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Godly Evolution

In the comments of a recent post, that I can’t even remember the topic of, the discussion arrived at an interesting question. Which I will reiterate as best I can although it will be more limited in scope that what I hope the resulting discussion to cover.

“Do science and a belief in God conflict?”

I leave out the word ‘religion’ because it is not relevant. It would be like asking whether science and environmentalism conflict. You will always find some things that conflict within the scope of a given topic. Whether it be within science itself or between accepted scientific ideas and groups and organizations and their goals and precepts.

The question I am asking is focused on whether or not a existent God conflicts with our current scientific understanding of the world we live in. To be more specific I am not asking whether religion and science conflict in any way only if God being proven would affect the larger part of what we thin  we know already.

Evolution was the particular theme in the comments.

I argue that God doesn’t necessarily conflict with naturalistic evolution. I think God created us in his own image, but it’s import to understand what I think that means: “consciousness”.

I think that if we do exist as an image of God himself, that its our ability to be self-aware in the way that no other animal is, that defines us as existing as the ‘image’ of God.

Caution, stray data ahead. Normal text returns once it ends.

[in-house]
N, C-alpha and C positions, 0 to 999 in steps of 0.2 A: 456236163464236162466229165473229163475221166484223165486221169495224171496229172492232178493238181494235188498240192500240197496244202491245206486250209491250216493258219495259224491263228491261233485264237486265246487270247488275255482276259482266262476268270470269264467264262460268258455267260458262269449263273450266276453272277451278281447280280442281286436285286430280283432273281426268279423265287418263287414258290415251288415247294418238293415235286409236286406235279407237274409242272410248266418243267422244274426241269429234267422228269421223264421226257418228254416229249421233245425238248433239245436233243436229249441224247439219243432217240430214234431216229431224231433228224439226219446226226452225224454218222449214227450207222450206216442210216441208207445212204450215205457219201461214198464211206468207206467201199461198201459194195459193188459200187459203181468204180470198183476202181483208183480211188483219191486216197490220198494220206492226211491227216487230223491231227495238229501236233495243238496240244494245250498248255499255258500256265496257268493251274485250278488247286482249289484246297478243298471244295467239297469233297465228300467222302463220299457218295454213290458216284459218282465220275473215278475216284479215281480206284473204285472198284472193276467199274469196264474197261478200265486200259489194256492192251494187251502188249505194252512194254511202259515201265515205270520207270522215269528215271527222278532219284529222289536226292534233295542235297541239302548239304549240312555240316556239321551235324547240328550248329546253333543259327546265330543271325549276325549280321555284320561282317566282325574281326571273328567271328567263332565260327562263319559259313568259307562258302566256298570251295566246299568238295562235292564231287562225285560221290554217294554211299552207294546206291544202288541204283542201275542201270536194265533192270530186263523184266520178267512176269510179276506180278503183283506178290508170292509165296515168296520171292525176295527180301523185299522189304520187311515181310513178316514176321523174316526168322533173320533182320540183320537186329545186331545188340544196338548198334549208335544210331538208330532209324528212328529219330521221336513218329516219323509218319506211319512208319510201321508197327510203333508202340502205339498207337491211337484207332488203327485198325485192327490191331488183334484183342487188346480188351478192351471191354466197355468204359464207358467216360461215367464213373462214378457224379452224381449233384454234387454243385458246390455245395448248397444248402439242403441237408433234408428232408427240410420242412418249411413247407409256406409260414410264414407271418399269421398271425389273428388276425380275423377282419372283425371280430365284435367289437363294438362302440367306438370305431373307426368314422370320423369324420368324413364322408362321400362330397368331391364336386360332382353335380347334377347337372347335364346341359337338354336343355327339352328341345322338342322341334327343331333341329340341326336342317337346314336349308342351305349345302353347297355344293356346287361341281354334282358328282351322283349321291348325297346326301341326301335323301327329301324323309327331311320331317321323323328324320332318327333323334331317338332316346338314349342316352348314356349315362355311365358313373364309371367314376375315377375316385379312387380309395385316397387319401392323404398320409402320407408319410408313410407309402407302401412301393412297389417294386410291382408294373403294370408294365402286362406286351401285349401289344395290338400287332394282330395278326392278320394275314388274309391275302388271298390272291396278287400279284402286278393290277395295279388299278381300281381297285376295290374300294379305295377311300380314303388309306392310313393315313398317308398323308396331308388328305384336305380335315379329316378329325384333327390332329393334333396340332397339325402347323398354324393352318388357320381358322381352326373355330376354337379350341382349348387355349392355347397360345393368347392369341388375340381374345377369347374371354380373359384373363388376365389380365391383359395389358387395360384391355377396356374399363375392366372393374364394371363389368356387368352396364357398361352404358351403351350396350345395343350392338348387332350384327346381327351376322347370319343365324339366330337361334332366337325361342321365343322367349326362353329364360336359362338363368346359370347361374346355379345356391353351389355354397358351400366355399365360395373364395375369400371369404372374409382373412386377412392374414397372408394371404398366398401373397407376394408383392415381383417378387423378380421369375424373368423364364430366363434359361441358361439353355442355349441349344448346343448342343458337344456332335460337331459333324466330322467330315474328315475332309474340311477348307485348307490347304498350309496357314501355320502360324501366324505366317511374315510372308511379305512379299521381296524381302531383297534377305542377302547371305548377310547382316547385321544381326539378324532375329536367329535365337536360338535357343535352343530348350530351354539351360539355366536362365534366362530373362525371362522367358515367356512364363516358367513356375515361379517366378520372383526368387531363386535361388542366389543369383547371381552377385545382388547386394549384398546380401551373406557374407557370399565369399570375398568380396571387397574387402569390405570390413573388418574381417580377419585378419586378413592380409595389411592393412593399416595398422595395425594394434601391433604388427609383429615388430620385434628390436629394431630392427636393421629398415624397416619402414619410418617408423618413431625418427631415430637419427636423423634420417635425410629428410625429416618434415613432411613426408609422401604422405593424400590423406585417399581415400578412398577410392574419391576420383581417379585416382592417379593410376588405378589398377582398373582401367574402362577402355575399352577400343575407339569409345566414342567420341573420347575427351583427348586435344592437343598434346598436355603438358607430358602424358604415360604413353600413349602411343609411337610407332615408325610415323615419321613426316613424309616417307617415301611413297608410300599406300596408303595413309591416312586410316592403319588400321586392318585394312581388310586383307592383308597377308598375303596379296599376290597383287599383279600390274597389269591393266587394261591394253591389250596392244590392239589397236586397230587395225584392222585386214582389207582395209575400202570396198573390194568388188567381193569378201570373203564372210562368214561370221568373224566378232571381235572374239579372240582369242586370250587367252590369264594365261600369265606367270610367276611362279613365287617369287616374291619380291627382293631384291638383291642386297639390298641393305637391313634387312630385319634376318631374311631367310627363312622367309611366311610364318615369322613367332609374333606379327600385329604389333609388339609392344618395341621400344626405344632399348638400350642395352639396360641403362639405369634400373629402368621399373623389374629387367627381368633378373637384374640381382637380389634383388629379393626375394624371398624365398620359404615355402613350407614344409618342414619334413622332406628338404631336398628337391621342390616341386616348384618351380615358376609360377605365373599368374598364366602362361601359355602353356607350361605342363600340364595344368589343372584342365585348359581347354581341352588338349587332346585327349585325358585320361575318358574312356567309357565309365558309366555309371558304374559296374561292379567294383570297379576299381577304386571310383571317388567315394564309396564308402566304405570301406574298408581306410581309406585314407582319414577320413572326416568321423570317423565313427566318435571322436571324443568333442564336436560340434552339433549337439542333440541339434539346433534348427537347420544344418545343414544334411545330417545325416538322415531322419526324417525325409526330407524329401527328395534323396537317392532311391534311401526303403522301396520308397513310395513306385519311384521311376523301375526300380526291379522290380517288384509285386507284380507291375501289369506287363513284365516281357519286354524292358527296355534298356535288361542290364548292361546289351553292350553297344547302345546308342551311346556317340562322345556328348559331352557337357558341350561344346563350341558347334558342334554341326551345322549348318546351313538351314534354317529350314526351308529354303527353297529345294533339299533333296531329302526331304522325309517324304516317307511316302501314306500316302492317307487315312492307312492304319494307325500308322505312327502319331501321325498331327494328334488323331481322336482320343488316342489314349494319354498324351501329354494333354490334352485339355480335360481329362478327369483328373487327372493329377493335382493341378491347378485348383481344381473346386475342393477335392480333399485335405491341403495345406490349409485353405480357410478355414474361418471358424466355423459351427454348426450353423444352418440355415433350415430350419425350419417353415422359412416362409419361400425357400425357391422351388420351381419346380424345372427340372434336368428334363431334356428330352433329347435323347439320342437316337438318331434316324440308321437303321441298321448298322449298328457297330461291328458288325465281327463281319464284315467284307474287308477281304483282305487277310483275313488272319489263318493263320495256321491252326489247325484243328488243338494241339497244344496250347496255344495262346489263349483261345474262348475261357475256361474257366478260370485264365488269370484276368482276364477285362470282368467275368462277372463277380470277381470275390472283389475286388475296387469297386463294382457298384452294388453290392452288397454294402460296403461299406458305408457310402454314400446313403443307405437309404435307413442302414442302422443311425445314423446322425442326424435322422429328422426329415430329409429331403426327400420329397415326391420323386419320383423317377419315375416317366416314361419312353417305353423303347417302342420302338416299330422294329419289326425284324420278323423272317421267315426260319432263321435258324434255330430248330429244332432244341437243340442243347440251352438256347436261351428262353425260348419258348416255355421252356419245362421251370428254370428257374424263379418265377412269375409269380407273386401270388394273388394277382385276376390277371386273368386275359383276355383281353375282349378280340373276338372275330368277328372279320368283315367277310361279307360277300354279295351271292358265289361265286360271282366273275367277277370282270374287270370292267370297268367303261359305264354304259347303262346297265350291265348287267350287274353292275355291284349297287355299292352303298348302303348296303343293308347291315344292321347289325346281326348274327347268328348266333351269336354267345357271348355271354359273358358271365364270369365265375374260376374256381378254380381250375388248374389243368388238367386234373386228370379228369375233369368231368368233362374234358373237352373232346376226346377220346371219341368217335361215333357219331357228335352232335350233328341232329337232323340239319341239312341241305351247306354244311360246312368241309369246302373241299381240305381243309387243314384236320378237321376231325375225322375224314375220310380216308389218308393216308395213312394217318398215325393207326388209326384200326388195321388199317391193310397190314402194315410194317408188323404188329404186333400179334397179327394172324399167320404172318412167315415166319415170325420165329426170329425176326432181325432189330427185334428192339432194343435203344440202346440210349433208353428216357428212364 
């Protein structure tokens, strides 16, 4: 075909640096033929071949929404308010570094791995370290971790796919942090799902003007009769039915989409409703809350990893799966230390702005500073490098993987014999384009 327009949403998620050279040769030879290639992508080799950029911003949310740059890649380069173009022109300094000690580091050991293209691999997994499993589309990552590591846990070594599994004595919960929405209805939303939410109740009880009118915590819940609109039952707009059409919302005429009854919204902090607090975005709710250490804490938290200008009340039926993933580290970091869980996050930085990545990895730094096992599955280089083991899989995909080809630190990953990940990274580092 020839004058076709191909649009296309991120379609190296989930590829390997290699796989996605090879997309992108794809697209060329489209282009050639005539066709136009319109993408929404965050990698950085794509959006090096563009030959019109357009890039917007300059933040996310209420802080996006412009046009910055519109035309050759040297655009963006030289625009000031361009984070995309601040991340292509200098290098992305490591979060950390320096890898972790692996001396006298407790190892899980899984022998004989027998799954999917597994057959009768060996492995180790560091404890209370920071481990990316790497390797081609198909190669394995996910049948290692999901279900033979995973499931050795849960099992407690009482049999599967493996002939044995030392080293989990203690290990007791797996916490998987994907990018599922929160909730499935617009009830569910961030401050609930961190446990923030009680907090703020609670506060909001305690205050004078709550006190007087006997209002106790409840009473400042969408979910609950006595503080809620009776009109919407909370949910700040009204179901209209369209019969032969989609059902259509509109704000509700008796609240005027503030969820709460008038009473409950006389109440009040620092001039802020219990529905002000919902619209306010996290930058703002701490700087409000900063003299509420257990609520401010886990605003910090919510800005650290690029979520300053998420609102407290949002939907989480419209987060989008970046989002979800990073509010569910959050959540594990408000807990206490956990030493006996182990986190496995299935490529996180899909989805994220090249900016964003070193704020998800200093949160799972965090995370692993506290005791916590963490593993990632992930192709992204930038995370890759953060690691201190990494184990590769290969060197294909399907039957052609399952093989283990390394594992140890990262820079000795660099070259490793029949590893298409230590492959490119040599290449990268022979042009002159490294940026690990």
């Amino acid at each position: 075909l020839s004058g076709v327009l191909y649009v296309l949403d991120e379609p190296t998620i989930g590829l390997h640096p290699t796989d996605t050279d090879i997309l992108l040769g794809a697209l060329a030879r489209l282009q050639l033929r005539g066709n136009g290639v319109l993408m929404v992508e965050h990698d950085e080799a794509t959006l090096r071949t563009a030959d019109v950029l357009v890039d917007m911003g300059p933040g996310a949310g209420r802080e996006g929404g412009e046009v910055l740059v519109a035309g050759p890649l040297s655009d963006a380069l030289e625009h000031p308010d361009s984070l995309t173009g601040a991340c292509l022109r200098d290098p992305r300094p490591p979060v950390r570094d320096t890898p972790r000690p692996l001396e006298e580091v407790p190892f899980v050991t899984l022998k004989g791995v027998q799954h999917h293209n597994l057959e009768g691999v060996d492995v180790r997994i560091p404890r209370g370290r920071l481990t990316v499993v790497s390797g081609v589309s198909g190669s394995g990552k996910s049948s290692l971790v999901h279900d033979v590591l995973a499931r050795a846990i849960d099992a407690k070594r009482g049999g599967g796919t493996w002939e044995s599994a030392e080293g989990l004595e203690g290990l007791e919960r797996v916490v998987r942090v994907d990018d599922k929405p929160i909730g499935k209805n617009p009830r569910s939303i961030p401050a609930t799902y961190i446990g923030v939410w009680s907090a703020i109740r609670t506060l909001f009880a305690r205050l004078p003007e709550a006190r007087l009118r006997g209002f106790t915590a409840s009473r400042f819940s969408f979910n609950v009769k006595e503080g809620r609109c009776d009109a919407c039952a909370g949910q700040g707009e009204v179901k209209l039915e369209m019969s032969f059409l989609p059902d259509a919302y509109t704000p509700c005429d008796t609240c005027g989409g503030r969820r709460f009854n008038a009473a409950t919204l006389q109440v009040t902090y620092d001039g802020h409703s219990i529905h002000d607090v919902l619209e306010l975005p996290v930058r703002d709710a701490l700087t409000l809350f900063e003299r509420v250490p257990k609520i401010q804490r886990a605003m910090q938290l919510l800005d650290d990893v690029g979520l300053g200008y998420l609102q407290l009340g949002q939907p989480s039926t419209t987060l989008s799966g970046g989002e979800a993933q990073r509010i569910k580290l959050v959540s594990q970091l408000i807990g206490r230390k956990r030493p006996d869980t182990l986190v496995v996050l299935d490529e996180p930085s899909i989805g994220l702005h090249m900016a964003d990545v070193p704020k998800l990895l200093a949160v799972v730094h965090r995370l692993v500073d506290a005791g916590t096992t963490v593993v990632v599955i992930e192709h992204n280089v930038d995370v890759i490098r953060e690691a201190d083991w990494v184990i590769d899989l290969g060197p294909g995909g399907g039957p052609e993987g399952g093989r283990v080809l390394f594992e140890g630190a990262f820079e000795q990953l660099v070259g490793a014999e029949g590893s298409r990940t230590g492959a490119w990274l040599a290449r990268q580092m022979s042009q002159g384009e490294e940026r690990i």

Personally I don’t find anything within evolution that would by necessity conflict with the existence of God. I don’t think the fact that we evolved naturally matters in the slightest. I presume that man is wrong about God’s nature and his construct that is the universe. It acts like the most intricate and perfect machine ever devised.

As for the randomness of the evolutionary process, it really isn’t. Yes gene mutations occur randomly, but the result is the culling of the less adept mutations and the natural promotion of the better ones. That’s not randomality (if that’s a word), that’s a good ‘design’ feature.  So that’s what I’d like to discuss, not whether specific groups of people hold conflicting and most of the time inconsequential views and beliefs, but whether the most fundamental belief, in God, must conflict with the larger picture of science.

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Categories: Uncategorized
  1. 2011/02/21 at 04:14

    I would agree that what makes us distinctively human isn’t a particular physical characteristic but our sense of personhood, morality, mortality, self-awareness as well our inherent desire for purpose and meaning. Those aspects of our life are what lead us to some idea of God more than particular scientific understanding.

  2. 2011/02/22 at 09:02

    Natural selection is no more design than a large rock not falling through a small hole is design. The randomness that is key to evolution tells us that no specie, including humans, is inevitable. If we re-ran the tape of life, as Gould pointed out, the results would be magnificently different. We could predict that things like eyes might re-evolve, but there wouldn’t even be a guarantee that prokaryotes would show up again. If we can’t be sure of that point, we are left to only speculate with a series of if scenarios: If life becomes multicelluar, if fish evolve, if oxygen is a by-product of some life, if no asteroids hit Earth, if, if, if. Life is a contingent process.

    Natural selection has no eyes to the future. Calling it a design feature is patently wrong; if belief in God entails that evolution goes in any particular direction, that belief is in extreme conflict with science.